Again, if you have any brilliant ideas on how to get parents of underachieving (poor) kids more involved...let me know.
As I mentioned I too support PACT, but my issue is that it is not representative of this neighborhood and the majority of the school population at Castro. I would like for ALL of the kids there to have some of the creative and progressive learning methods that the more advantaged kids have. And I do not want to have to pay for those parents who want to exclude their kids by having their own school.
Parents who are out there just looking out for their own kids will never see eye to eye with those of us who care about the bigger picture. That means getting the poor up to speed with the rest of us who had/have an advantage. If that means I'm "racist" so be it, but I think you need to look up the definition of the word.
Support Success- Since you brought up racism, you should look up another term, it's called structural or institutional racism. It has it roots all over our country and history. Without giving you a history lesson, basically it means that if I'm lucky enough to go to public school in Saratoga (regardless if I'm White, Asian, or Mexican), I have a better chance of success than if I went to school in E. Palo Alto or South San Jose, or even Mountain View.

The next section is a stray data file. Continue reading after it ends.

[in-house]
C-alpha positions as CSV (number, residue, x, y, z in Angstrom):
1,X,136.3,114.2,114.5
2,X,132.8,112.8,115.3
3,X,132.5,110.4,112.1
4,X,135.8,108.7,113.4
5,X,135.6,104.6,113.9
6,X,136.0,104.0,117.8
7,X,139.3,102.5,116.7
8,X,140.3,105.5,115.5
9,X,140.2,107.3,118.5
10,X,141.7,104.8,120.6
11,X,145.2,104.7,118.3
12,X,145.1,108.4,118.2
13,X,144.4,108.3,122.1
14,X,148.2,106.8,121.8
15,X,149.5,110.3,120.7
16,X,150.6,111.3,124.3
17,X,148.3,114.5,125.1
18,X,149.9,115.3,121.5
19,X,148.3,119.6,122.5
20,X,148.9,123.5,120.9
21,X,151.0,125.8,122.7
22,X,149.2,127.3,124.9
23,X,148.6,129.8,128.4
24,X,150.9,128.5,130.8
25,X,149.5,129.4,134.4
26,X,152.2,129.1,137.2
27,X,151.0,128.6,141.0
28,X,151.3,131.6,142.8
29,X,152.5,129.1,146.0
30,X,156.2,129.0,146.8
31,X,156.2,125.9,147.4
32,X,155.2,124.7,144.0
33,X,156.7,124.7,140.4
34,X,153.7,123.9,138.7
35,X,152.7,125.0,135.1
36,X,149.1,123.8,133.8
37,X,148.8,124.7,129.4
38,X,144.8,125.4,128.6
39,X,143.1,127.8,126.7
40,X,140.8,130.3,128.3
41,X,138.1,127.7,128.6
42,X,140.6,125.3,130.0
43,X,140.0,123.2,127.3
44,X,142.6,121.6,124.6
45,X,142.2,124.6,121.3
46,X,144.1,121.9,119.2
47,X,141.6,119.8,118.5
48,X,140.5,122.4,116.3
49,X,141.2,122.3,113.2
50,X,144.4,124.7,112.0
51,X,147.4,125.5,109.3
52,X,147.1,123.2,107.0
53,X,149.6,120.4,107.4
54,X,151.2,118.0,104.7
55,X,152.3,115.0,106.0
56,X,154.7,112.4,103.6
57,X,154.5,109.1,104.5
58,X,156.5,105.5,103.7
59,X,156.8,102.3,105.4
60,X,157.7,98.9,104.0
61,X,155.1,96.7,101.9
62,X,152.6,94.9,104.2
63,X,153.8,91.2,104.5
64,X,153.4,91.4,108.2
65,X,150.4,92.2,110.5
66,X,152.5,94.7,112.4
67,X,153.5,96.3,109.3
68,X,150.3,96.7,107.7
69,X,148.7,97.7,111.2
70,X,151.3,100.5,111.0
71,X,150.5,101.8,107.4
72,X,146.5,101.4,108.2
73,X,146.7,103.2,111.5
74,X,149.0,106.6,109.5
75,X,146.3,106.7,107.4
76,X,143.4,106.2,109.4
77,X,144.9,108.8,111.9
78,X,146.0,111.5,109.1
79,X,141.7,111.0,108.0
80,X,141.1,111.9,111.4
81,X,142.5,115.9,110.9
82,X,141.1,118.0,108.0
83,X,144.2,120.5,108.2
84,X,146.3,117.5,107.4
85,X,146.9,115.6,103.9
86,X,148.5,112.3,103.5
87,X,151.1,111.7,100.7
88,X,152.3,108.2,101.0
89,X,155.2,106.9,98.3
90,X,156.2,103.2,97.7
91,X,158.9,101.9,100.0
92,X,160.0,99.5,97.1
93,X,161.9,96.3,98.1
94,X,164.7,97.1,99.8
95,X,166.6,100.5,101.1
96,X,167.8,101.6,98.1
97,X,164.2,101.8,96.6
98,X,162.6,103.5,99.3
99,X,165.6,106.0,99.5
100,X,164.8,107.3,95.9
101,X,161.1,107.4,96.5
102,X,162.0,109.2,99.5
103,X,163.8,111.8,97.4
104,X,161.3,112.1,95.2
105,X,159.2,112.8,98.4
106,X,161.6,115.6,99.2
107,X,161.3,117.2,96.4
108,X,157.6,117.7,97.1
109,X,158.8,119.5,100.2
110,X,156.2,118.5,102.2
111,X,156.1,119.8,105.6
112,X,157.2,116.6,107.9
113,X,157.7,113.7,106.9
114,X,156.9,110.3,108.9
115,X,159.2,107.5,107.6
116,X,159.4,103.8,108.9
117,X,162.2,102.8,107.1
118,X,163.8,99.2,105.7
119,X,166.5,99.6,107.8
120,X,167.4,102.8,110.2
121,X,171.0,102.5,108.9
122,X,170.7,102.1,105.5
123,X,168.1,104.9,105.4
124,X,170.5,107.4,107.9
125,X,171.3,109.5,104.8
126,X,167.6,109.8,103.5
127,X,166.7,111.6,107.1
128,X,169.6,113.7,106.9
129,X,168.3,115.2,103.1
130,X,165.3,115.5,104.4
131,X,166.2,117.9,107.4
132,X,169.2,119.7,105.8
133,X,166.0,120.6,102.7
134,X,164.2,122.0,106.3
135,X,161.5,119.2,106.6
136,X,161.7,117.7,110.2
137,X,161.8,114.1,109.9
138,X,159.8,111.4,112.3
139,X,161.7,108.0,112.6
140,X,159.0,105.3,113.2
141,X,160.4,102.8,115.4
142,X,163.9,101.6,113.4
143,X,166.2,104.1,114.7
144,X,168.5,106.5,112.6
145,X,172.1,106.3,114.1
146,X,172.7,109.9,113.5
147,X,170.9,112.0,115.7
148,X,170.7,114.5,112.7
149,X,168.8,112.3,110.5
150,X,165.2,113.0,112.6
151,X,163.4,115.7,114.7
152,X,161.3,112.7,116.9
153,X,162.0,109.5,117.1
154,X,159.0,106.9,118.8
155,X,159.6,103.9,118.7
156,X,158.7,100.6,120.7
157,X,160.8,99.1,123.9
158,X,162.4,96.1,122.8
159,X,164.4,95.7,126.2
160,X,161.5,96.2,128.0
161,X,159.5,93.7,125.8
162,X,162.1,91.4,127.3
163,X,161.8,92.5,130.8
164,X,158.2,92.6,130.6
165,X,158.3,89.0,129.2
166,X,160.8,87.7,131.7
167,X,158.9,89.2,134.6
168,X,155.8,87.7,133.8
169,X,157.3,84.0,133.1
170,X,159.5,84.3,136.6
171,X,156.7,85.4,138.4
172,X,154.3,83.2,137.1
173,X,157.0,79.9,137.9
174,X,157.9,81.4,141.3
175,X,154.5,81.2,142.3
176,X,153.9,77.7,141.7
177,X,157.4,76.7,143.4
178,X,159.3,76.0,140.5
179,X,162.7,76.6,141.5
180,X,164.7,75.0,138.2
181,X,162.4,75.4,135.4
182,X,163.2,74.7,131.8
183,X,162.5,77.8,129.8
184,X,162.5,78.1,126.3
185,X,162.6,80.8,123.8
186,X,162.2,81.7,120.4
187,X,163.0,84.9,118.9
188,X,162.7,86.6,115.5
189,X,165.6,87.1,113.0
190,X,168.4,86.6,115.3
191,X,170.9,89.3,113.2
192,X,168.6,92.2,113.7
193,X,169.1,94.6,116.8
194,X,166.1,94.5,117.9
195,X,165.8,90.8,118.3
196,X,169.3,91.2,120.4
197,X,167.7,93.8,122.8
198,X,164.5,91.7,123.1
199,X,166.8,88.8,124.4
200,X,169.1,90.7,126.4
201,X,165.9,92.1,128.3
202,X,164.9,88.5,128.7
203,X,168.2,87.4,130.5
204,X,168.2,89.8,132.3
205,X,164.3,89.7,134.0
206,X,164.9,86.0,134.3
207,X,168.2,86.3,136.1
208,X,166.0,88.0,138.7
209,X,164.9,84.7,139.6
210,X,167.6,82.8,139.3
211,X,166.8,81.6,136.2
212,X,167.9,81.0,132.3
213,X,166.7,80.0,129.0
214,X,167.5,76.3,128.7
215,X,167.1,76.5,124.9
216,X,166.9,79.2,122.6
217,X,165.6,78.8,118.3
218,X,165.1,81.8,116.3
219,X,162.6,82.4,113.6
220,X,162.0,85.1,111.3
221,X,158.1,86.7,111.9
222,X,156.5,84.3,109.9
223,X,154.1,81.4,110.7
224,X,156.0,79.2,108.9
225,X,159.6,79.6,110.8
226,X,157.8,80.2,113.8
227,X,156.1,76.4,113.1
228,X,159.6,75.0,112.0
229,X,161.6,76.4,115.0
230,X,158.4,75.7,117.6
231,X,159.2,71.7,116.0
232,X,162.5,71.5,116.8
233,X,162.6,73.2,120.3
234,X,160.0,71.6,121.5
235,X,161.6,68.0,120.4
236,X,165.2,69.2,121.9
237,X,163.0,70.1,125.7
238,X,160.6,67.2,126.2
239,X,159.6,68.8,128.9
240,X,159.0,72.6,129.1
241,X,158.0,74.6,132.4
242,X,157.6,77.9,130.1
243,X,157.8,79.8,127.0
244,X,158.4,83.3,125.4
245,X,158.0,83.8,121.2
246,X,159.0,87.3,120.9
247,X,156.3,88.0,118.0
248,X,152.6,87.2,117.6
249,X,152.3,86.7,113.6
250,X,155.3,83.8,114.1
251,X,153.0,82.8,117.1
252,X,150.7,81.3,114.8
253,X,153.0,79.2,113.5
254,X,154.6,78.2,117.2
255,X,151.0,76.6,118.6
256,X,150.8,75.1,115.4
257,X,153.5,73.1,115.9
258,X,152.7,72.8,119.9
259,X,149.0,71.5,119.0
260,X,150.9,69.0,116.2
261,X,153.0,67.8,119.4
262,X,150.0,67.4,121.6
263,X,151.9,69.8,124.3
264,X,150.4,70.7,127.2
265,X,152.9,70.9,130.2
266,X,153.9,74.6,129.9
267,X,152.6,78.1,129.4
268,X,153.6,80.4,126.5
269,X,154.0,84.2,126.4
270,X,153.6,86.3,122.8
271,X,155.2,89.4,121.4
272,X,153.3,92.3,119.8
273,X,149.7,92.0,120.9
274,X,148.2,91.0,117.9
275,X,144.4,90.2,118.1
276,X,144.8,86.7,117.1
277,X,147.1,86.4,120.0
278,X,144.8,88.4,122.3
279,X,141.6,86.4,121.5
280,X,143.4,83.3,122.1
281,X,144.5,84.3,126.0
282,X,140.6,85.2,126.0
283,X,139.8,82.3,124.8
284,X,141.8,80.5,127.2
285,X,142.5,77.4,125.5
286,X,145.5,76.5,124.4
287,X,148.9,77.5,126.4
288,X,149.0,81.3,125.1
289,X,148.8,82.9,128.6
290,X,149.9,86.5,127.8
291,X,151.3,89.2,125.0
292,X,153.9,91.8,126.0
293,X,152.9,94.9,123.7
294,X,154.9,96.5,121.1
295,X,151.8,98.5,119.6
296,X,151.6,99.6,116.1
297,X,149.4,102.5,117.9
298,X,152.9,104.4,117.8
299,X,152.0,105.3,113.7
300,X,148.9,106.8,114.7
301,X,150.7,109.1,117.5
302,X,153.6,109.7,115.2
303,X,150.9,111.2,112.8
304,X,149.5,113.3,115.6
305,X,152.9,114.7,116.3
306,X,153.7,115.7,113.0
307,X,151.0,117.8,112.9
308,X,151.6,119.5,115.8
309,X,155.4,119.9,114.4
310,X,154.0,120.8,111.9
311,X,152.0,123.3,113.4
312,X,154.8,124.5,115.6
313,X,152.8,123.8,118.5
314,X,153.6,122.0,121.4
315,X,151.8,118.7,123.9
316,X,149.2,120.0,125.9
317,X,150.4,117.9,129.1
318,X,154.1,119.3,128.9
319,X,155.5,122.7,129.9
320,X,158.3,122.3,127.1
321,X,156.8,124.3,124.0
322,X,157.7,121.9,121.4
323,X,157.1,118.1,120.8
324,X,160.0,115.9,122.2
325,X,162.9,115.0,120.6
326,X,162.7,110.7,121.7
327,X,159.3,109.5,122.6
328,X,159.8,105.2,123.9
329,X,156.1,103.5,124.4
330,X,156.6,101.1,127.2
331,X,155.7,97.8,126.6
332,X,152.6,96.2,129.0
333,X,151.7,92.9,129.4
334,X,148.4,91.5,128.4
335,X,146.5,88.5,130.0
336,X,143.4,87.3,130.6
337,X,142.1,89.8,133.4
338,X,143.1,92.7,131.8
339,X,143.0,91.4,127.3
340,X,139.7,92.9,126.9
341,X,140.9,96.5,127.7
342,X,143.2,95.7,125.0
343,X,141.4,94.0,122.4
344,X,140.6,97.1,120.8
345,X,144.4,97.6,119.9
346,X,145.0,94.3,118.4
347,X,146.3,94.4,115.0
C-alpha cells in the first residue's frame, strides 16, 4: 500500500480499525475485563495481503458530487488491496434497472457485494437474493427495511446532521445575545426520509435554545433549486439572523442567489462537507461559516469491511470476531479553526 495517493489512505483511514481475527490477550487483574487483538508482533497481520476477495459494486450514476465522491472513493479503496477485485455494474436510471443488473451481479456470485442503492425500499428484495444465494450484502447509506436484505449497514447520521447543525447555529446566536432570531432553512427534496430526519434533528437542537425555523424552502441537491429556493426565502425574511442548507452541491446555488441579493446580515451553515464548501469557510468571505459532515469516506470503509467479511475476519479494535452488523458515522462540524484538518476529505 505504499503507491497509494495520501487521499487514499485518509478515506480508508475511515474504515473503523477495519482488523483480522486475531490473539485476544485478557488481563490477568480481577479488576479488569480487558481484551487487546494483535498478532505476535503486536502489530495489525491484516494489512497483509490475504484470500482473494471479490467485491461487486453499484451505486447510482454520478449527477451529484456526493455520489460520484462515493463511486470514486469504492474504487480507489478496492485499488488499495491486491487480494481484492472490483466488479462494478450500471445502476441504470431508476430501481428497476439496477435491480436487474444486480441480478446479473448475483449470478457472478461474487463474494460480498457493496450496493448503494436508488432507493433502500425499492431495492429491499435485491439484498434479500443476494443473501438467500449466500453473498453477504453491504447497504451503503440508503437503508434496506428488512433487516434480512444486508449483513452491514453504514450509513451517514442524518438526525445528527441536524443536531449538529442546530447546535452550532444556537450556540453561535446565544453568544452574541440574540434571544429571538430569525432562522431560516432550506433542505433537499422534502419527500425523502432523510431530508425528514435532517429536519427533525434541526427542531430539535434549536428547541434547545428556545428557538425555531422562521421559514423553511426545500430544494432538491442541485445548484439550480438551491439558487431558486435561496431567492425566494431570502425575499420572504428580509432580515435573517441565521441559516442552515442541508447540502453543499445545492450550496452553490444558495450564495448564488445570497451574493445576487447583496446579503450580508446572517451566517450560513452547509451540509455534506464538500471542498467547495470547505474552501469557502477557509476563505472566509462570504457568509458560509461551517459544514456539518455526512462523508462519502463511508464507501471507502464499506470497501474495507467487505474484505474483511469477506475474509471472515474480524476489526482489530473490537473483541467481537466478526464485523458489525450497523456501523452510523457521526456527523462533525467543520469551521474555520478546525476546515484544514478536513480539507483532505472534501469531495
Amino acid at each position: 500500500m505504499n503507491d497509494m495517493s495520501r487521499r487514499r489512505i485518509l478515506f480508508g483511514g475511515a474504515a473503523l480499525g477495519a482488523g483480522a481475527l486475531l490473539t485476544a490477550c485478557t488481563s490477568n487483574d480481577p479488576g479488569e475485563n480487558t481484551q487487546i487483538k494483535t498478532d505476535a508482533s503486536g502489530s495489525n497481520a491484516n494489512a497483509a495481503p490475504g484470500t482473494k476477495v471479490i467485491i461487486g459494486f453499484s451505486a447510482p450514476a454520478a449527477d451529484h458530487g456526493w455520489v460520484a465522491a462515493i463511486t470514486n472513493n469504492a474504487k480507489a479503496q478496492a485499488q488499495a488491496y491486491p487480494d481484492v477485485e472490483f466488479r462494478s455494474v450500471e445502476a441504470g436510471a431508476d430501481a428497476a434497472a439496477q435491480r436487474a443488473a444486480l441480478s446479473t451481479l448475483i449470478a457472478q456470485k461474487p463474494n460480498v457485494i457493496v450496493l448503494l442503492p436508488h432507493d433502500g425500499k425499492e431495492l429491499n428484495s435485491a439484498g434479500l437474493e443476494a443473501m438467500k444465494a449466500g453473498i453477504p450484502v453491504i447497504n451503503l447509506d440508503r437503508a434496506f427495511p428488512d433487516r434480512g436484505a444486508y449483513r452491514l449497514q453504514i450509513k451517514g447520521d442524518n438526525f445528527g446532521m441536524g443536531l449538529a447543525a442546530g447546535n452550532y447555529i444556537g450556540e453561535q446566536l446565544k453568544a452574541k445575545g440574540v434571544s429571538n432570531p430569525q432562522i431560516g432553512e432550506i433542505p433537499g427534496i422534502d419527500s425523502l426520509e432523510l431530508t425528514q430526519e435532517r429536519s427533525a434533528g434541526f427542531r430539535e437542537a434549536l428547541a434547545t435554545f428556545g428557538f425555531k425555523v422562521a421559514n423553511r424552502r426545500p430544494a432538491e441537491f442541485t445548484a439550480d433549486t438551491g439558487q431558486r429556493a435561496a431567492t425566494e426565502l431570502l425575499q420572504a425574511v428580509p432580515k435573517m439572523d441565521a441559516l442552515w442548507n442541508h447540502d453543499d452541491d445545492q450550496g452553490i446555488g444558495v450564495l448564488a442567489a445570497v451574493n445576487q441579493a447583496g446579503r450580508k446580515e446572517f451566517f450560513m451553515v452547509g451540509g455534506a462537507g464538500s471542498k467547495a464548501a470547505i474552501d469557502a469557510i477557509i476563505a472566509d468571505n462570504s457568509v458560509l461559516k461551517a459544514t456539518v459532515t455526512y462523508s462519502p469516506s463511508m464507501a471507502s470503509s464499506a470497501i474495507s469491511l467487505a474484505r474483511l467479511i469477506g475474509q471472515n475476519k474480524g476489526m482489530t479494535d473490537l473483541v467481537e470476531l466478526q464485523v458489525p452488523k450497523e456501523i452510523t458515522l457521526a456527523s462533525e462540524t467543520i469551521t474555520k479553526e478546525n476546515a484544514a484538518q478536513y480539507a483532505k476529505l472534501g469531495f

And just so you know, I'm not racist, and neither is my country. Because structural racism happens not only in "diverse" neighborhoods, it also happens in all white, poor neighborhoods across this great country. You see, it's not only a race thing, it's also a class thing.
And one more thing, parents who come to this country no matter where they're from, be it New Delhi, Hong Kong or Oaxaca, have one thing in common;they all want what's best for their children. So although we might chastise a parent for not knowing the "rules for success", we need to make sure they understand those rules, then we can work on enforcing them.
Gisah, when you say 'As far as the budget goes, I'm sure that considering the cuts that will be taking place, decisions will have to be made about what needs to be cut. In looking at what needs to be done I am sure that money gets taken away from one program or budget (like the construction/renovation budget) and gets allocated to another program or budget.' -- probably not; from what I understand, education code prohibits districts from using money from the buildings fund for anything else, so unless they completely revamp the state law, they can't use that money for anything but new buildings or building renovations. Stupid, yes, but that pretty much sums up the ed code.
Parent- Yes, I understand that the budget for building a new school can only come from the new building/renovations budget. What I want to know is where is the money coming to run the new school? Who's paying for the new teachers and administrators, and the day to day costs of running a school?